Why do we need to talk about new narratives?
This initial “Agora” cycle will take the form of four meetings between May and July, 2021. Its goal is to explore the reasons why new or alternative narratives are felt to be necessary, and the conditions under which they can actually make meaningful change more possible.
Each session will discuss narratives under the multiple and complexe ways to look at one. Two participants are in charge of kickstarting the discussion and a written synthesis will be produced after each meeting, to serve as a foundation for future actions and projects.
Narratives seem to be everywhere these days. Many thinkers, politicians, activists, artists, etc., call for “new” or “alternative narratives?” - But why, and what for?
Our first questions for this cycle are therefore the following: Why do narratives seem so important? What do they actually do? And what “narratives” are we talking about?
History, they say, is written by the victors. But when the dominant narratives (of progress, of markets, of Western-style democracy, etc.) appear exhausted, other narratives and other narrators appear - or just become visible again. We will be reflecting on the value of plurality in narratives. How important is the diversity of narratives, and of those who produce them or engage with them? How can this diversity be increased? What possibilities, and perhaps difficulties, does this plurality generate? Can there be too many narratives?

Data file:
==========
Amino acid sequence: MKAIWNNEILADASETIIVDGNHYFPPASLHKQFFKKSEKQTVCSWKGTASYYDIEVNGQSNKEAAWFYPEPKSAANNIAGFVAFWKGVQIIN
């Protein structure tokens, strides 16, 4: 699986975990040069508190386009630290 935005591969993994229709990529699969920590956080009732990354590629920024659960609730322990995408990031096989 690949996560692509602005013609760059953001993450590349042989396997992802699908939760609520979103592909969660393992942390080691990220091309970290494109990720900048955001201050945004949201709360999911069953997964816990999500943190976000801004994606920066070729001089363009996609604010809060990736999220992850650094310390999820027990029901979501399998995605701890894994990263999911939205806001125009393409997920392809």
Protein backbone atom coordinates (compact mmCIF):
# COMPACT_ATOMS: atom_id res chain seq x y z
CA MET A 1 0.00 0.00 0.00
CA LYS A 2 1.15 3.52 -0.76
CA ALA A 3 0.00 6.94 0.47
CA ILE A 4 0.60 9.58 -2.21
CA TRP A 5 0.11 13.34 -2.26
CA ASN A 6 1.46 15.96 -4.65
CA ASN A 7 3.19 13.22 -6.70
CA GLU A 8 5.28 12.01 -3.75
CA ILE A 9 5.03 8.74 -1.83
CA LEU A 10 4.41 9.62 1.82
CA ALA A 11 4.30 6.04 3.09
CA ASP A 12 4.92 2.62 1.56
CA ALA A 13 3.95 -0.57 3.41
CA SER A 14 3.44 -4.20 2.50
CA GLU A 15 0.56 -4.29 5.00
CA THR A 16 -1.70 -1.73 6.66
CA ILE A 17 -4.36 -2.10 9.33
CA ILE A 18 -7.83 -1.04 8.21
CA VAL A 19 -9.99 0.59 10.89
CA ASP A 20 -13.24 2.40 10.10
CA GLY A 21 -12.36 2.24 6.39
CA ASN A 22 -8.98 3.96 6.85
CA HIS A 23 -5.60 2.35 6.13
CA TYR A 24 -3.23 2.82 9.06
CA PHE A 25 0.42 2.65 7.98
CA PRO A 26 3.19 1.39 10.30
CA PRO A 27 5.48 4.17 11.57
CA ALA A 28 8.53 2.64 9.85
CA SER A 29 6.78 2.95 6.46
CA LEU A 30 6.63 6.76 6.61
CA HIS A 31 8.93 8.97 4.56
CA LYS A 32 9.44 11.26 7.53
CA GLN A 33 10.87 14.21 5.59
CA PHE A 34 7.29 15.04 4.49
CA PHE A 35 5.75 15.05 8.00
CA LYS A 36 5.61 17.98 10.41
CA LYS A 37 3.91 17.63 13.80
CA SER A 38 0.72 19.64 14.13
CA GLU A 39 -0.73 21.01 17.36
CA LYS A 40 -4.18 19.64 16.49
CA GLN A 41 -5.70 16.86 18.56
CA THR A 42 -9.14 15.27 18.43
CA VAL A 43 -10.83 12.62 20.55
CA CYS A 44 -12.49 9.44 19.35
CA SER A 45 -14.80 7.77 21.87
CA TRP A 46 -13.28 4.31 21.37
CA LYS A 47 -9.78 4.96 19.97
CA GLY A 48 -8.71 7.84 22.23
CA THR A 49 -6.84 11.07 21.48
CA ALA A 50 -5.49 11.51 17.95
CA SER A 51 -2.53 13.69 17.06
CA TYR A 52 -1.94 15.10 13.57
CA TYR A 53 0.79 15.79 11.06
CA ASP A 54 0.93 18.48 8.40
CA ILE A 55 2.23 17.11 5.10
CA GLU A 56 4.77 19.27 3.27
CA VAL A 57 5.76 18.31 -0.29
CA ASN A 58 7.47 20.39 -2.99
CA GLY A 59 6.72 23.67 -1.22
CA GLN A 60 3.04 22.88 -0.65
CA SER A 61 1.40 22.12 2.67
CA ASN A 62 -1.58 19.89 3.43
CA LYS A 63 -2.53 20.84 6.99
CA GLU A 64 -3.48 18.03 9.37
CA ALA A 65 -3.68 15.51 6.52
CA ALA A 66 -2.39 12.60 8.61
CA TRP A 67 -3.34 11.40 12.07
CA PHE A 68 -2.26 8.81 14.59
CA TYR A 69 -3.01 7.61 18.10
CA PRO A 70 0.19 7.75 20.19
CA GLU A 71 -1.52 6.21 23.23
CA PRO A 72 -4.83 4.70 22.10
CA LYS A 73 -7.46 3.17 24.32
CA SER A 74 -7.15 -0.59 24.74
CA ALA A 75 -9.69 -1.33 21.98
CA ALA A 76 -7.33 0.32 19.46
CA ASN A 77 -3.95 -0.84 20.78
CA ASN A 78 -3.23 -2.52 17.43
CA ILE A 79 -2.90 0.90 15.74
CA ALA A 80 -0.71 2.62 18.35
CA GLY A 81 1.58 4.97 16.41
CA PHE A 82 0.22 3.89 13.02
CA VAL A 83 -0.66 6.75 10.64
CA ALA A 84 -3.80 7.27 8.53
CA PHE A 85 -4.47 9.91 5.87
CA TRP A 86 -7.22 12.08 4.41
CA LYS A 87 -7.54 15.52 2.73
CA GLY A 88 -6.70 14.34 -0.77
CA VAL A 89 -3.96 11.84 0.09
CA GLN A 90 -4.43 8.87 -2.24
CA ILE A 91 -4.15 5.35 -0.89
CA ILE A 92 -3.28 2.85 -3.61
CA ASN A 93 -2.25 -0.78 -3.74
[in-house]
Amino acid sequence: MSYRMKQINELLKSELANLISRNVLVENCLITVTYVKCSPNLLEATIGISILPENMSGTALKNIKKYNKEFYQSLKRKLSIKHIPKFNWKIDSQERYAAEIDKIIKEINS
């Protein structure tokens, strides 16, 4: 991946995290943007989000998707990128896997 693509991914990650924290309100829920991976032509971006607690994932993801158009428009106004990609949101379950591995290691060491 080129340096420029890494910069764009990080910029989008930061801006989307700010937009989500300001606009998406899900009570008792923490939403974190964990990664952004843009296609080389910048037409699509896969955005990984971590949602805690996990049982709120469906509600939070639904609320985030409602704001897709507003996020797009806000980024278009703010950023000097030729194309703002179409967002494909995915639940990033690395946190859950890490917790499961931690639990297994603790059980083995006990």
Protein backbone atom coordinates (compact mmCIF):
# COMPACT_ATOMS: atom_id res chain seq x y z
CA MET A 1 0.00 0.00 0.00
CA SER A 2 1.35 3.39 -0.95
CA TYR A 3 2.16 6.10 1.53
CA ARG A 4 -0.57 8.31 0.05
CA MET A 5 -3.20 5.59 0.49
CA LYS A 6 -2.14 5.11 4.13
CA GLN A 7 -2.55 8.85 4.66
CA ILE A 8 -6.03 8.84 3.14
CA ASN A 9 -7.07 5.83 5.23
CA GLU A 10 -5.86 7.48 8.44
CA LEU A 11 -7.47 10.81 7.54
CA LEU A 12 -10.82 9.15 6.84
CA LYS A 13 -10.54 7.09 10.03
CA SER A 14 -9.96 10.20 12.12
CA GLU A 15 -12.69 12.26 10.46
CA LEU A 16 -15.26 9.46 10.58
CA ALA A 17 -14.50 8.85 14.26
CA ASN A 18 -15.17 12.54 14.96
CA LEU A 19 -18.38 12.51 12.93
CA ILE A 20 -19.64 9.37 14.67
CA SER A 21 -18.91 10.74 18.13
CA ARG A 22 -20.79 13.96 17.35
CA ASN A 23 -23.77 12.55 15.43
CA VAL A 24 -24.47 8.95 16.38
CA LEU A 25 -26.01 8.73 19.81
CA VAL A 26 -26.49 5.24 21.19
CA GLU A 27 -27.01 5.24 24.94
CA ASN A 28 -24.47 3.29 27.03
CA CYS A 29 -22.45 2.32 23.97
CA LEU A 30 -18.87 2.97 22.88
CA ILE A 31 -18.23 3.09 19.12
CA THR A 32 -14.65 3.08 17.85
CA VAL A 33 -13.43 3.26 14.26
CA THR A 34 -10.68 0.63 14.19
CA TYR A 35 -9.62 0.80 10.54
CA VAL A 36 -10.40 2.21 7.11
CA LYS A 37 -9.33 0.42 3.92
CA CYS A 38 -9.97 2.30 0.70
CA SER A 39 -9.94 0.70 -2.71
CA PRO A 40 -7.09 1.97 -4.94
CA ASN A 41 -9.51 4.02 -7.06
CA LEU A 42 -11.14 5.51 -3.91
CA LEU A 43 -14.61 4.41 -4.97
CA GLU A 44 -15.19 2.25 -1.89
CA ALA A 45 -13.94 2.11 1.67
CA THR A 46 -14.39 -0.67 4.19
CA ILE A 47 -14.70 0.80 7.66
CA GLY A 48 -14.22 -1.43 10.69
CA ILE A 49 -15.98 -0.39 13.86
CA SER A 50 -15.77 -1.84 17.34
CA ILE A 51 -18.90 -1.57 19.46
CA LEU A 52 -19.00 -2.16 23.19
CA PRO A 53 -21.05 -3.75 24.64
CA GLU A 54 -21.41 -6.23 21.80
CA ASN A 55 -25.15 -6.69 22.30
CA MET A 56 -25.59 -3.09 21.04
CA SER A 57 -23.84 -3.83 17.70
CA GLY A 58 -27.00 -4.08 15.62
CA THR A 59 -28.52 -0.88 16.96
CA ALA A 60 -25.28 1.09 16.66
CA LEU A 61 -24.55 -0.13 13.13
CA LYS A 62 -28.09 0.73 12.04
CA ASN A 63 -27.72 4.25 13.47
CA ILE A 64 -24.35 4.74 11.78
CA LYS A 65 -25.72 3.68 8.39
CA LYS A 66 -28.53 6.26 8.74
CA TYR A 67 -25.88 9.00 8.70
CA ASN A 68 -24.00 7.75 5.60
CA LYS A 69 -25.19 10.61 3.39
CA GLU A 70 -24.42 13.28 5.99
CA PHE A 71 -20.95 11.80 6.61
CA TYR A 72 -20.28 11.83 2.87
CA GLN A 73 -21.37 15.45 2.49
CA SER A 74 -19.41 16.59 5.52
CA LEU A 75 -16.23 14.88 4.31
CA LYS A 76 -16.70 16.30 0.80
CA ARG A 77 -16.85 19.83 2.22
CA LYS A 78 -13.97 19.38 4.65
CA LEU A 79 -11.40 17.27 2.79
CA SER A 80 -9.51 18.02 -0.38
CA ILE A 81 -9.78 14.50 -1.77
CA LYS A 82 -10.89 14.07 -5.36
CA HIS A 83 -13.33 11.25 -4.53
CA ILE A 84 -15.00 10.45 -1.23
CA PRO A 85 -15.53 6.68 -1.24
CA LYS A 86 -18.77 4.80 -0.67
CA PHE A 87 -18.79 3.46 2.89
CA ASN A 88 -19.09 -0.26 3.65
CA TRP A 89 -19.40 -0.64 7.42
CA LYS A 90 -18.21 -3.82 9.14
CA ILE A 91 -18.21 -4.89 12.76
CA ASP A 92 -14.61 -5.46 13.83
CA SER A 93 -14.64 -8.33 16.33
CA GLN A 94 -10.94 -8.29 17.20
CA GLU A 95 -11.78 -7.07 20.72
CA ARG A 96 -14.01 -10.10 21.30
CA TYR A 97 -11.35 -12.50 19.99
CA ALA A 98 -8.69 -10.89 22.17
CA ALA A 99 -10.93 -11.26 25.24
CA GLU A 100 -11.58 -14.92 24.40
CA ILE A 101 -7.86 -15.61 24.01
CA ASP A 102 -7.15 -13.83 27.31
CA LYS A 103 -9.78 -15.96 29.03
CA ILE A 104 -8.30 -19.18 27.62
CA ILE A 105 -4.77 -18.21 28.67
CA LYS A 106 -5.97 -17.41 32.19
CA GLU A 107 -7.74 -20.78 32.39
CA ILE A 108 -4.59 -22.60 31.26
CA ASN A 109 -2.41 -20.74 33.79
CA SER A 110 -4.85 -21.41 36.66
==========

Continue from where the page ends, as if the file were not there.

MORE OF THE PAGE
When people call for “new/alternative narratives”, there is an assumption that these narratives have the power to make meaningful change more possible. Yet narratives can also be viewed as a way to escape reality, to avoid concrete action, or even to “spin” current reality in order to make it more palatable. Also, narratives seldom provide a clear, unambiguous path towards concrete action. So, what do alternative narratives have to do with action? Are there conditions under which narratives can make change easier, or harder?
Session 4: Topic TBD based on the content of the two first sessions
*These sessions are open to all.